Last Tuesday, the American House of Representatives passed legislation condemning the Hong Kong government’s response to pro-democracy protests in Hong Kong. The Hong Kong Human Rights and Democracy Act and other resolutions were passed through a voice vote, with rare bipartisan support, purport to support the protests in several ways. If passed through the Senate, these bills would initiate an annual review of Hong Kong’s special status as an autonomous trading partner, as well as ban commercial exports of crowd control measures to Hong Kong, such as tear gas and rubber bullets. They also passed a non-binding resolution supporting the people of Hong Kong’s right to protest and condemned the Chinese government’s interference.
Protestors in Hong Kong rallied behind this legislation, seeing it as a win for freedom of speech and human rights on an international stage, reports Al Jazeera. The prime sponsor of the bill, Christopher Smith, said that the House was taking an aggressive stance to “simply urge” the Chinese President and Carrie Lam, the Hong Kong Chief Executive, to “faithfully honour the government’s promises” to uphold internationally recognised human rights and the rule of law in Hong Kong, according to the Hong Kong Free Press.
The Chinese government has not responded positively to these bills. A spokesman for the Chinese Foreign Ministry Geng Shuang said that, if passed, they would “seriously damage” U.S. interests in Hong Kong and its relationship with China, and said that China would take “strong countermeasures” against them, reports Politico. Indeed, this comes at a terse time for U.S.-China relations, as they negotiate around the trade tariffs that the U.S. has placed on China.
It is commendable, and almost amazing, that the House of Representatives was able to get bipartisan support for such a fundamental issue surrounding human rights on an international stage. As Nancy Pelosi put it, the protestors are standing bravely in the face of a “cowardly government that refuses to respect the rule of law.” This lends an essence of credibility to the protestors and may encourage Beijing to negotiate with the protestors so as not to lose its standing with the U.S.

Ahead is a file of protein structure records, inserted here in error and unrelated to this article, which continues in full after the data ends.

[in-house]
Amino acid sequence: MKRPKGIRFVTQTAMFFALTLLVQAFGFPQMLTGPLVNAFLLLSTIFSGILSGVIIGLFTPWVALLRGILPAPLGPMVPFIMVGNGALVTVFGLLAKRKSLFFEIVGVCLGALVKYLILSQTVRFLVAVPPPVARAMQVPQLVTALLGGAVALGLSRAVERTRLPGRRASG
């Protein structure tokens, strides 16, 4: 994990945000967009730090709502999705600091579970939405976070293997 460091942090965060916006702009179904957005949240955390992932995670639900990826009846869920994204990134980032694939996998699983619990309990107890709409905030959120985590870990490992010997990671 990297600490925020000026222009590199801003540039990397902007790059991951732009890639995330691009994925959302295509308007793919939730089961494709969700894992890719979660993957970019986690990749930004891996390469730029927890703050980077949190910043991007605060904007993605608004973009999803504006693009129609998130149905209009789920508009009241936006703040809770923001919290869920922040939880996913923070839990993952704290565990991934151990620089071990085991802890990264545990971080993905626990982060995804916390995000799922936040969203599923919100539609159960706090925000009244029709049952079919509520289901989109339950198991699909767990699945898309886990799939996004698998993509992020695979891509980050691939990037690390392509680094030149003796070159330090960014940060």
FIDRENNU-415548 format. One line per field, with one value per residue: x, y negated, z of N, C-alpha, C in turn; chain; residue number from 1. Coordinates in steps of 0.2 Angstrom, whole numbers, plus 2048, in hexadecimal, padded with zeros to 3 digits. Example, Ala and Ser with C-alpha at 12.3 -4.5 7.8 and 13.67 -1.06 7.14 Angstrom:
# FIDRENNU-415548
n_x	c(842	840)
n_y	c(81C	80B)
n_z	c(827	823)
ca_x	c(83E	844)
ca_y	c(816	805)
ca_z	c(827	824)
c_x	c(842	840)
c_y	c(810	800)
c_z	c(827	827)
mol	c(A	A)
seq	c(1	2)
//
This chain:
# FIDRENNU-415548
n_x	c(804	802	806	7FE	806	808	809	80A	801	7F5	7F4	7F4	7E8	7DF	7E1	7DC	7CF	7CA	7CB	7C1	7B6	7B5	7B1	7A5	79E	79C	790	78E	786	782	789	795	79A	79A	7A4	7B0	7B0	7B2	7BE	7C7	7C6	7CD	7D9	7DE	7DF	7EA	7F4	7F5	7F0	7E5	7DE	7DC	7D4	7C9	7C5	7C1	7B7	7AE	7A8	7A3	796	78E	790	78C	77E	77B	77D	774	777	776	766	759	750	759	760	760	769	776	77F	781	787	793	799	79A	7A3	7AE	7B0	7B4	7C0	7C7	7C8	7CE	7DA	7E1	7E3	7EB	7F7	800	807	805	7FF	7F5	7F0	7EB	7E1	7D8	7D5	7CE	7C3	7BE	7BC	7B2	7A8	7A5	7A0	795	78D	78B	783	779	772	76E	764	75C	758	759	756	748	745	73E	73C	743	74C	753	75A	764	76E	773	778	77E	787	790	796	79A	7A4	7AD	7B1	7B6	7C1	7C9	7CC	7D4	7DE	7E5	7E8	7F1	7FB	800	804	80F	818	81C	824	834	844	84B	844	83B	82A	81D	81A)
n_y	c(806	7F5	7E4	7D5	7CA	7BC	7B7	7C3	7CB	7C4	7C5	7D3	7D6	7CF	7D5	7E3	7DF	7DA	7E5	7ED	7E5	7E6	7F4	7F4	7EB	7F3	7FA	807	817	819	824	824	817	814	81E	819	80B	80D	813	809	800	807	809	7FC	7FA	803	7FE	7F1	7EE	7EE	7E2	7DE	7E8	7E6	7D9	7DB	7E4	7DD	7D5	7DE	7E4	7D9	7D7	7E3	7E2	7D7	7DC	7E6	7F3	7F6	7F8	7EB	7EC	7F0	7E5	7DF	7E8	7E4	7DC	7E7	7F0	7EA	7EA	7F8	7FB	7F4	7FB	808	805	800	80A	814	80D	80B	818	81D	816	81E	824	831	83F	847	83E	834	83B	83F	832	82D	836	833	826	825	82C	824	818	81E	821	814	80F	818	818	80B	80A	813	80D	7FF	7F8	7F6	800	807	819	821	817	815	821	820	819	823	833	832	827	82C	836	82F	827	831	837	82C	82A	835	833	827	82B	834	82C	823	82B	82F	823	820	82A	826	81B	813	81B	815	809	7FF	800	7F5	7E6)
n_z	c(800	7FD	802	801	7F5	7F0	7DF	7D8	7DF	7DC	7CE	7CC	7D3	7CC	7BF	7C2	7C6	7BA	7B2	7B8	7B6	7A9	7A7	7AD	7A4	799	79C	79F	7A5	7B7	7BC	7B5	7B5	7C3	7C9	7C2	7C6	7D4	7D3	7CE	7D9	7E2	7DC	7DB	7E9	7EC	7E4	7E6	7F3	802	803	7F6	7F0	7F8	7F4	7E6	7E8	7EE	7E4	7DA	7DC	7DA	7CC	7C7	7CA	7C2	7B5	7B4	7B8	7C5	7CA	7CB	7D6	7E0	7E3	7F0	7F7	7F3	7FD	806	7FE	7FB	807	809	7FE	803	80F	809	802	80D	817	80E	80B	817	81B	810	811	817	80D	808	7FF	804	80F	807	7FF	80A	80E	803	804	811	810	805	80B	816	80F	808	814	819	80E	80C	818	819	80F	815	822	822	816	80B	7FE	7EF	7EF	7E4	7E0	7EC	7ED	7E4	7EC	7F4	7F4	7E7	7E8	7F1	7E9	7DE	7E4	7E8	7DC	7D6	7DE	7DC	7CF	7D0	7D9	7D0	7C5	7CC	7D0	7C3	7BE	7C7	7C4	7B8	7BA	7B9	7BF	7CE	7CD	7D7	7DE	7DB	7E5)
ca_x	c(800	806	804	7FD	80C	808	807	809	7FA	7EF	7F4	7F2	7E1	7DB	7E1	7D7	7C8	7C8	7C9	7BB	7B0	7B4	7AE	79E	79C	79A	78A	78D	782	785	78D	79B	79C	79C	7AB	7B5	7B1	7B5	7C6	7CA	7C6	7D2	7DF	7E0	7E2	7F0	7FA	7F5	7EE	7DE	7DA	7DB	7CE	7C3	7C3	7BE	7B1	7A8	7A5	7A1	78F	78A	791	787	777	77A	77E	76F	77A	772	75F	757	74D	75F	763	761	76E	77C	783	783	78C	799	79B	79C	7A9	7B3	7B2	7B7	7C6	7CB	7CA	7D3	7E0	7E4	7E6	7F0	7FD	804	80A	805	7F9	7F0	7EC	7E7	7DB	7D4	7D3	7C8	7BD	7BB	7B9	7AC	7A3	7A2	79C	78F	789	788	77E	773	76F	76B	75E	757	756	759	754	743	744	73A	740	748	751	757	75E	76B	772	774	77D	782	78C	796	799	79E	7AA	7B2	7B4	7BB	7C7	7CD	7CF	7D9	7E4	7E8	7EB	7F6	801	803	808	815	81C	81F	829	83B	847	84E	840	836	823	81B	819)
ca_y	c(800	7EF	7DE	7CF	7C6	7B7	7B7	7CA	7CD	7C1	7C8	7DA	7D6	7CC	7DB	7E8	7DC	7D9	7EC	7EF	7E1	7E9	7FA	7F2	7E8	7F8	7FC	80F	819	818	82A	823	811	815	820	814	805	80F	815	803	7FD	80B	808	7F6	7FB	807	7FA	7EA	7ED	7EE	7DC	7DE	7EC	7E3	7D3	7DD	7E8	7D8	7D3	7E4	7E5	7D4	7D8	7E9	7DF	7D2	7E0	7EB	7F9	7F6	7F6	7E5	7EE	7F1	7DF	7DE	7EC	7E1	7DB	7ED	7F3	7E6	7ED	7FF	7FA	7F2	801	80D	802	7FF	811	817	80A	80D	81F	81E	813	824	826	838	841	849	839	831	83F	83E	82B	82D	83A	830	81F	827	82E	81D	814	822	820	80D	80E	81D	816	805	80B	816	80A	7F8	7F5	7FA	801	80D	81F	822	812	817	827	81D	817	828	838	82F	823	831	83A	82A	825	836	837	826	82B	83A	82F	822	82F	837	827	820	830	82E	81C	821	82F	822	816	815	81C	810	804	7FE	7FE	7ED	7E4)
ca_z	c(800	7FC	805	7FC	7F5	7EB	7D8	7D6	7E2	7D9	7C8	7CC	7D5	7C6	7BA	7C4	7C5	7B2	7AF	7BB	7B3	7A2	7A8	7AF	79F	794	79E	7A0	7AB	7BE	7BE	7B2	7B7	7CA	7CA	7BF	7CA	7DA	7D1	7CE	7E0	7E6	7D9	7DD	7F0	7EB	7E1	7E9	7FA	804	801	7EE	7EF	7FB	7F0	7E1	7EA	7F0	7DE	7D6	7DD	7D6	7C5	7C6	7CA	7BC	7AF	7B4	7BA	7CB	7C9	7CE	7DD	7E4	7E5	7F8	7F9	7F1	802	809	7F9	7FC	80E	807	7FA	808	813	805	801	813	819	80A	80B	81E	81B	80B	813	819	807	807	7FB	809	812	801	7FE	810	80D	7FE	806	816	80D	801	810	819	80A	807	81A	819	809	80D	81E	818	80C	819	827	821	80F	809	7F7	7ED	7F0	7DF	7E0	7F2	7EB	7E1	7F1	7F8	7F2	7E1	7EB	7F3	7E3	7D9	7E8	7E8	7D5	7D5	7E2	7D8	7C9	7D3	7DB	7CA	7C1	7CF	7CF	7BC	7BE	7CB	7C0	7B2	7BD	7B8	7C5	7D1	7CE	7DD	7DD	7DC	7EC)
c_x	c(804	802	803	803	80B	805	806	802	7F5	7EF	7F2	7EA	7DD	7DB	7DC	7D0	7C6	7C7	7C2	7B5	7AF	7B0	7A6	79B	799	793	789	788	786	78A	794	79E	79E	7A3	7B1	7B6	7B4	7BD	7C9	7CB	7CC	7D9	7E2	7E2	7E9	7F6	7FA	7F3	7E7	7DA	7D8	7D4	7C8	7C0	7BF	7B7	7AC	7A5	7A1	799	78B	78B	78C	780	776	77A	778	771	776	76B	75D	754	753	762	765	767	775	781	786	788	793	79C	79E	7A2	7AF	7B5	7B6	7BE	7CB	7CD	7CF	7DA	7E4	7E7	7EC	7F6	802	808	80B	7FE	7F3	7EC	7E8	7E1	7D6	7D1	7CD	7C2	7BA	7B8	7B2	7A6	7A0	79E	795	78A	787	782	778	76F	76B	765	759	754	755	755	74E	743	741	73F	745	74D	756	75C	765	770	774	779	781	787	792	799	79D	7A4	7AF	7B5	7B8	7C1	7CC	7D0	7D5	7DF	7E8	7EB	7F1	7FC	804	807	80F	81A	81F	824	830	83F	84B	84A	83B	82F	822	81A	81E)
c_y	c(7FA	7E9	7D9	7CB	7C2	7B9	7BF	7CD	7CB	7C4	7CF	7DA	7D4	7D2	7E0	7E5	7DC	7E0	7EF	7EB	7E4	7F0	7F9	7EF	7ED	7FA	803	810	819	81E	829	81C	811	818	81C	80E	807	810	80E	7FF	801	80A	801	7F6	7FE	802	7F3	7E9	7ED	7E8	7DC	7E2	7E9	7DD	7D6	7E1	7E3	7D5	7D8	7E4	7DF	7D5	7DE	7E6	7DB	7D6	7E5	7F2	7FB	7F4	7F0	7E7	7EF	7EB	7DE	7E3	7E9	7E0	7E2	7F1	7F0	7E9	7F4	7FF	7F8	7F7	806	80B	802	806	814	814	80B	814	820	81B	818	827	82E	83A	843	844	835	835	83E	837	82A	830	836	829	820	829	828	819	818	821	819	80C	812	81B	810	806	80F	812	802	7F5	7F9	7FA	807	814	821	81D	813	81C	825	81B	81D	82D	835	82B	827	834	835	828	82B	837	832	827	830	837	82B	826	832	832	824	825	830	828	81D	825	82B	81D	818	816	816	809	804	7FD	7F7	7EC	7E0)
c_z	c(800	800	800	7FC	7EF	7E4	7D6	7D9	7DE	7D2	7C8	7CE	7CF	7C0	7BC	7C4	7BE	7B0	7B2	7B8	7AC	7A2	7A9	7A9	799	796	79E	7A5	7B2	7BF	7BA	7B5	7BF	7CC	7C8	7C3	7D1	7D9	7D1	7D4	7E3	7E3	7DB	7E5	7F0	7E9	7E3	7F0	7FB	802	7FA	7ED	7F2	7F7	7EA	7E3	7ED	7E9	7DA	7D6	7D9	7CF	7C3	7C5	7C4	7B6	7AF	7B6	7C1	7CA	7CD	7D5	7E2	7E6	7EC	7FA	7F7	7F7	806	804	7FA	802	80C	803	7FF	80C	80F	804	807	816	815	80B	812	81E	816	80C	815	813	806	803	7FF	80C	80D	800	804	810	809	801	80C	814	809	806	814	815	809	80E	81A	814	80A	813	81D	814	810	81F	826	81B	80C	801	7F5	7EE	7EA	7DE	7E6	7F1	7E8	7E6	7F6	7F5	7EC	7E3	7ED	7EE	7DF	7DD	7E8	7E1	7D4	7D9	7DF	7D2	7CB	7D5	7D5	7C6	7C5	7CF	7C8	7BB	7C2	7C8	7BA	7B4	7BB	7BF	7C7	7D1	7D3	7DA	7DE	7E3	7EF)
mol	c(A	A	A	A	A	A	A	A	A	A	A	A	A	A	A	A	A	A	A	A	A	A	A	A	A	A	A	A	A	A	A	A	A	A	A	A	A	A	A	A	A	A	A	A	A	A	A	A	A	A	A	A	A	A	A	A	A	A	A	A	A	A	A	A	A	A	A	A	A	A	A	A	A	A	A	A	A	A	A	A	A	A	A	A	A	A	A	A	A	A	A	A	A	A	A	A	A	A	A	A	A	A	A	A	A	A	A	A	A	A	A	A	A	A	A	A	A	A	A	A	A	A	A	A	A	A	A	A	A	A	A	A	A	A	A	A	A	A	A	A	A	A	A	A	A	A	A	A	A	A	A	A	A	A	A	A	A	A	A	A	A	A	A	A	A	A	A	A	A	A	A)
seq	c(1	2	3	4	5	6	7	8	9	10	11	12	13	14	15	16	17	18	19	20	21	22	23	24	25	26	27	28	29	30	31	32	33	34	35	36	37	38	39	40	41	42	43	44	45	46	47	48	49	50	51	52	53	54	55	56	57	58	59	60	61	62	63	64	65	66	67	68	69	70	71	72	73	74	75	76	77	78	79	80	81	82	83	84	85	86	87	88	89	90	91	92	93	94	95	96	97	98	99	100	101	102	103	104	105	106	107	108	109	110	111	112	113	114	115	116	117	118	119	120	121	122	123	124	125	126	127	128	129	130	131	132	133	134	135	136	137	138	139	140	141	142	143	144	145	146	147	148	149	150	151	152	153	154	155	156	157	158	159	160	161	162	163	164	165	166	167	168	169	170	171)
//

However, historically the Chinese government has not responded well to what it sees as “external forces” meddling in internal affairs. The massacre in Tiananmen Square in 1989 is an extreme example of that. It has been characterising the conflict in Hong Kong to suit its narrative of the protestors being Western-backed rioters eroding the sovereignty of China, rather than citizens who want their rights protected. China uses this narrative to justify the extreme response of the police, which includes torture and other extreme measures, as a field investigation done by Amnesty International in September discovered.
These bills going through the U.S. government are encouraging, however, what is worrisome is how the Chinese government will respond – whether it be through diplomatic means or more violent measures against the protestors. Chinese President Xi Jinping has not shied away from violent rhetoric, saying that any attempt to separate China would result in “bodies smashed and bones ground to powder.” Hopefully, the extra political support from the U.S. for the protestors will inspire the Hong Kong government to negotiate, in the interests of finding a peaceful resolution to this conflict.
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